As a whole, the MAR led to greater integration of science into weather service activities and improved outreach and coordination with state and local government, emergency management, and local communities. Technological improvements provided forecasters with a wealth of new data and observations, allowing them to provide more accurate and timely forecast and warning services to the nation. This chapter examines whether the execution objectives of the MAR were met, and whether the promised benefits were achieved. It presents the committee’s key findings about the MAR as a whole and an assessment of the lessons learned from the committee’s analysis of the execution and impact of the MAR. The committee recognizes that many of the lessons presented in this report would apply to any large, complex project. However, this does not make the lessons any less useful. The fact that they are common makes it even more important that they be considered in future planning.
The stated objective of the MAR in the Strategic Plan (NWS, 1989) was
to modernize the NWS through the deployment of proven observational, information processing and communications technologies, and to establish an associated cost effective operational structure. The modernization and associated restructuring of NWS shall assure that the major advances which have been made in our ability to observe and understand the atmosphere are applied to the practical problems of providing weather and hydrologic services to the Nation.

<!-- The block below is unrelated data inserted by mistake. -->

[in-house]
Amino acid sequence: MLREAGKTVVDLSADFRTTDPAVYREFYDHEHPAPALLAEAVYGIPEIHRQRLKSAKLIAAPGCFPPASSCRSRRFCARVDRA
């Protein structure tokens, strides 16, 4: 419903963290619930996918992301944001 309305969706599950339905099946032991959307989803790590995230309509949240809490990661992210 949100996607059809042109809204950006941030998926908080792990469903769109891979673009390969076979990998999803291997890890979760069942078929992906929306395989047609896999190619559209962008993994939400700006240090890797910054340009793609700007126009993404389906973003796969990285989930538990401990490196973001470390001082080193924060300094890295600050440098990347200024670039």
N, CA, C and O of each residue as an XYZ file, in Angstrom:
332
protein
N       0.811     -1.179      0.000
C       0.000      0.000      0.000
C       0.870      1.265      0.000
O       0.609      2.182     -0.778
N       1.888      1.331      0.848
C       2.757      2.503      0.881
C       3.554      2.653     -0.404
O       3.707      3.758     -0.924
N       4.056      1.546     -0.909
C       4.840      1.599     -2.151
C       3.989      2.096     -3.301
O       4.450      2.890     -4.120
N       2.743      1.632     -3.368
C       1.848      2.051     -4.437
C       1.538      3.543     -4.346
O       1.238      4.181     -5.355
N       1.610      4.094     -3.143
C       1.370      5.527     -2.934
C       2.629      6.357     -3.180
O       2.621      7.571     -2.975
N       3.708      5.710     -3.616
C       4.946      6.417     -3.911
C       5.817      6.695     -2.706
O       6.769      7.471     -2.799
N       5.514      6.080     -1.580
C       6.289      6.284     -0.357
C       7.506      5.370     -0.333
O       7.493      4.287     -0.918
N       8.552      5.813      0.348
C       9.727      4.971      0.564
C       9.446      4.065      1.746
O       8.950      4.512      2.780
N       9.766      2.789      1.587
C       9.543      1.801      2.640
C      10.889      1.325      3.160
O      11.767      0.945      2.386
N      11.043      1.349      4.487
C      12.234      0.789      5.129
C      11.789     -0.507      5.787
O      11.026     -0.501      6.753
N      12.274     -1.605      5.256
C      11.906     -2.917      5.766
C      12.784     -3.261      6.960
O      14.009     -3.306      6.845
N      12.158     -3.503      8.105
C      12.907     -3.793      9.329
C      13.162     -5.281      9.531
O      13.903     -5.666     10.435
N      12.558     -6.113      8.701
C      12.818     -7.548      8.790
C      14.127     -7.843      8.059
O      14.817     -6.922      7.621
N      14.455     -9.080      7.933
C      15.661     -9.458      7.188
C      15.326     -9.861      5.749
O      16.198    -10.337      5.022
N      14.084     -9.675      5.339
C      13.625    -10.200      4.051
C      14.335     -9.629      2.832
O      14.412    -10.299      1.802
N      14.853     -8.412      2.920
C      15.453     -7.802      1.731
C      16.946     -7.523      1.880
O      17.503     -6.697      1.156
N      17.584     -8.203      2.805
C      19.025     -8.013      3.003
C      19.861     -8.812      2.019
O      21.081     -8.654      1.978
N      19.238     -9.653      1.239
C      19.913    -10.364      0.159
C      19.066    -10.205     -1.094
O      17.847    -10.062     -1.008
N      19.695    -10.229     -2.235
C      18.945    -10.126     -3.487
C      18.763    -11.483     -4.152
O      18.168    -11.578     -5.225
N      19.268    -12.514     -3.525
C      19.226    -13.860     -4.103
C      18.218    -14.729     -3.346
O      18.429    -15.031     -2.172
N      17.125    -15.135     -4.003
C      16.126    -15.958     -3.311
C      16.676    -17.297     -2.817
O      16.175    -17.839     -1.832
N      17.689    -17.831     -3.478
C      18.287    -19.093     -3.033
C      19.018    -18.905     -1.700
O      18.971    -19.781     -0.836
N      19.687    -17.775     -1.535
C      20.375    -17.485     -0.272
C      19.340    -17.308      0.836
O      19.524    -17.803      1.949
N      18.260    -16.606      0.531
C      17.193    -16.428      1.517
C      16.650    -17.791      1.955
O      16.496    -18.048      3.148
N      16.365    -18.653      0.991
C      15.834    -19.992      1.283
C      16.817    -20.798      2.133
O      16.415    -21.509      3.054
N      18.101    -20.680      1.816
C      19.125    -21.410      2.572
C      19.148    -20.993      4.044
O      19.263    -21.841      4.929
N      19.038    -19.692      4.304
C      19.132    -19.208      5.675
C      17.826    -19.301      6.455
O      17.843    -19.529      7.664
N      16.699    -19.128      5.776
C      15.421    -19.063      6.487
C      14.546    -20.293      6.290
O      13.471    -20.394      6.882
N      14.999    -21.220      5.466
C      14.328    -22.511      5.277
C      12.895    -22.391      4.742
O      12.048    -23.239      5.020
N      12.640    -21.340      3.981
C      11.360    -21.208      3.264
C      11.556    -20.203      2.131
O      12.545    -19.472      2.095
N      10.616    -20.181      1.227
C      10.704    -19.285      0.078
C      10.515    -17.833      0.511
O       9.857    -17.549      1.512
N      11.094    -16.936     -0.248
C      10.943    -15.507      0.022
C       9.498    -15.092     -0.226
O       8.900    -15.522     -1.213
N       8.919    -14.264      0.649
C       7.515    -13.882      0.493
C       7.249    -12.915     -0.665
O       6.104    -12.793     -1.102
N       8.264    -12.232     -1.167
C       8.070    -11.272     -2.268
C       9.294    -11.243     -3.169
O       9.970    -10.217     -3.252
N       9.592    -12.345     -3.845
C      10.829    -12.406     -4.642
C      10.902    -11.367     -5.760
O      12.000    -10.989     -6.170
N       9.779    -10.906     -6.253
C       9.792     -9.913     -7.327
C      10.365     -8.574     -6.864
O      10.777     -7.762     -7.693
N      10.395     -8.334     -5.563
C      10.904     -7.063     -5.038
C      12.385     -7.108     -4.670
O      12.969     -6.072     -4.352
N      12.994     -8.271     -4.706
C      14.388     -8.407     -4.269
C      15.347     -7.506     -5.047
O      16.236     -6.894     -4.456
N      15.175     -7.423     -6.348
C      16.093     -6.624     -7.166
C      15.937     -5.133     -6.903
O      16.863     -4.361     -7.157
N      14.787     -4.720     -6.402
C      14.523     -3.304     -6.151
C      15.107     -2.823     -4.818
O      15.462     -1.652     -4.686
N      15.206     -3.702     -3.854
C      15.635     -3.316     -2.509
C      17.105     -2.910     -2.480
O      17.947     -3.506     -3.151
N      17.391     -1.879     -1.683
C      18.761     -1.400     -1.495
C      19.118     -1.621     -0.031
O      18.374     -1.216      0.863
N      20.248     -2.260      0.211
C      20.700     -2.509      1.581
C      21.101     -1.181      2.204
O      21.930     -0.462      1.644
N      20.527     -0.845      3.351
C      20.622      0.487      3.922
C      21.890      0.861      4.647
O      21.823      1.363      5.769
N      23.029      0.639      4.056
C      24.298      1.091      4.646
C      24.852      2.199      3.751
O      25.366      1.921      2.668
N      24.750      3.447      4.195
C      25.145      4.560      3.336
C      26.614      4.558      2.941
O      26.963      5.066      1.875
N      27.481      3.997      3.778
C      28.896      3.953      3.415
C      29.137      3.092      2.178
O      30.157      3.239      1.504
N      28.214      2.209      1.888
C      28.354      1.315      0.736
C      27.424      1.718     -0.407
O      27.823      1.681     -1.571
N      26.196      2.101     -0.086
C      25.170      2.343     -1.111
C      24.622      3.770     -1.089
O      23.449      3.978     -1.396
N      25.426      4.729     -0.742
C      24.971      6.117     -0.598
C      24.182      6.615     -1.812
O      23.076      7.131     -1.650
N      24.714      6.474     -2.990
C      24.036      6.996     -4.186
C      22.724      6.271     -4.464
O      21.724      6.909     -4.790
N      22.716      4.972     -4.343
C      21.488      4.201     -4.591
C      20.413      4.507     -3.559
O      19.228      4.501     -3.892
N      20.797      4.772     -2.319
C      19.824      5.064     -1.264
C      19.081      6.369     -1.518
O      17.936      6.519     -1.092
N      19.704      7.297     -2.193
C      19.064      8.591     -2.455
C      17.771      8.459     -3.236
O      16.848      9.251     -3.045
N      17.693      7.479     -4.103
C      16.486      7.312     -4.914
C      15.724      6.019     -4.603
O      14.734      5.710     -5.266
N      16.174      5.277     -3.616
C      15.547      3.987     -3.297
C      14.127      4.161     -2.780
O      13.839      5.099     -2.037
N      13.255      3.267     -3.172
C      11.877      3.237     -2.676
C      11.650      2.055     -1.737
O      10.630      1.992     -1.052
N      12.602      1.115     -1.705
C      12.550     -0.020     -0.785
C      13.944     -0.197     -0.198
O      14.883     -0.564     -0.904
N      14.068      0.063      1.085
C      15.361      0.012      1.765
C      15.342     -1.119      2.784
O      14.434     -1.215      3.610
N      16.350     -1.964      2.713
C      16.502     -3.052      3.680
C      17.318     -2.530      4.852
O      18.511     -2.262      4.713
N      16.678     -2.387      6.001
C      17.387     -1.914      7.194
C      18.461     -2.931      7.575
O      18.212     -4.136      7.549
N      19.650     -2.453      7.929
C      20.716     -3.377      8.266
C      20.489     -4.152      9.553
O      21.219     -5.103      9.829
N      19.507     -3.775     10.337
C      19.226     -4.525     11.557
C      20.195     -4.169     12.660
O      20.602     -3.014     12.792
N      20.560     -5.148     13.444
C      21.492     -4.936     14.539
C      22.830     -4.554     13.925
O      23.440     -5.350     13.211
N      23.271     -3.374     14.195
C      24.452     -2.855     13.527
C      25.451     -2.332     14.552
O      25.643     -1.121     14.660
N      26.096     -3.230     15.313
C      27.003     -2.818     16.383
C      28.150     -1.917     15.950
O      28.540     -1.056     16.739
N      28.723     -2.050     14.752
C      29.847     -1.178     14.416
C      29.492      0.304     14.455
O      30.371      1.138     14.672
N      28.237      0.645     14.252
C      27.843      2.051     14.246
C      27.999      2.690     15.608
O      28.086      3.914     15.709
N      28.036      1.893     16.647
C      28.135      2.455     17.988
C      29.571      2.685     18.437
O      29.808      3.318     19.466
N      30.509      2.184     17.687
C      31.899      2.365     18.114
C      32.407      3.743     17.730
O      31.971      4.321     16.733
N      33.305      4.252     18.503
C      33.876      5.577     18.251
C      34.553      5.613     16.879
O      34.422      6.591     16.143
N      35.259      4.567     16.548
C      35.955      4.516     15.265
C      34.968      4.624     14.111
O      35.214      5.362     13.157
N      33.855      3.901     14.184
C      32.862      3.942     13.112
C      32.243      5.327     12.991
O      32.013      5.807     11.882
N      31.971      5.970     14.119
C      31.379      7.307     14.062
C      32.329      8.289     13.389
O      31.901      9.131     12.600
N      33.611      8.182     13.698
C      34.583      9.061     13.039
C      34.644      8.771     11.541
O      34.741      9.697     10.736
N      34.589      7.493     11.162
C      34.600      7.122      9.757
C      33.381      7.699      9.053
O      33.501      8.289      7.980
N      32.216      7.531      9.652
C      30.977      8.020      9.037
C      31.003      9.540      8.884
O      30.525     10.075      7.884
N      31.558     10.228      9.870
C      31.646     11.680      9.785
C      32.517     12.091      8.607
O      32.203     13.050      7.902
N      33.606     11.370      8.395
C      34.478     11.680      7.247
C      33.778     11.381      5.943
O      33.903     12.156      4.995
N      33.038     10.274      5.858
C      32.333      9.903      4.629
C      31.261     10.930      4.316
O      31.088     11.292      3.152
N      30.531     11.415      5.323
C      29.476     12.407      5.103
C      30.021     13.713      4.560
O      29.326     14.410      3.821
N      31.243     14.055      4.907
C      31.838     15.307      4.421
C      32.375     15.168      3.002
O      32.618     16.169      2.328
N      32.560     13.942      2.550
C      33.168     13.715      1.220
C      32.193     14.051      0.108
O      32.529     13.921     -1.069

It is clear that the NWS succeeded in the deployment of observational, information processing, and communications technologies that have improved weather and hydrologic services. The MAR significantly increased the amount of data and information available to field forecasters. The forecast and warning products produced by the post-MAR NWS are greater in both quantity and quality. The cost-effectiveness of the operational structure is more difficult to assess, because of the challenges involved in assessing the value of decreased loss of life and property as a result of improved forecasts and warnings. Understanding of the economic impacts of weather events still needs improvement and the benefit of weather forecasts and warnings cannot be measured only in economic terms. However, recent work has estimated the annualized value of public weather forecasts and warnings to be about $31.5 billion, compared to an annual cost of $5.1 billion to produce the information (Lazo et al., 2009). Variations in weather have been shown to cause variations of $485 billion in U.S. annual economic output (Lazo et al., 2011). Because weather services clearly have great value, it is hard to argue that an increase in both the quantity and quality of forecasts, and a decrease in the total number of staff, has not yielded a more cost effective operational structure.
The Strategic Plan (NWS, 1989) also set forth the specific benefits the NWS hoped to achieve with the MAR
• Improved forecasts. This was achieved for local area forecasts issued by Weather Forecast Offices and regional forecasts issued by centers such as the Storm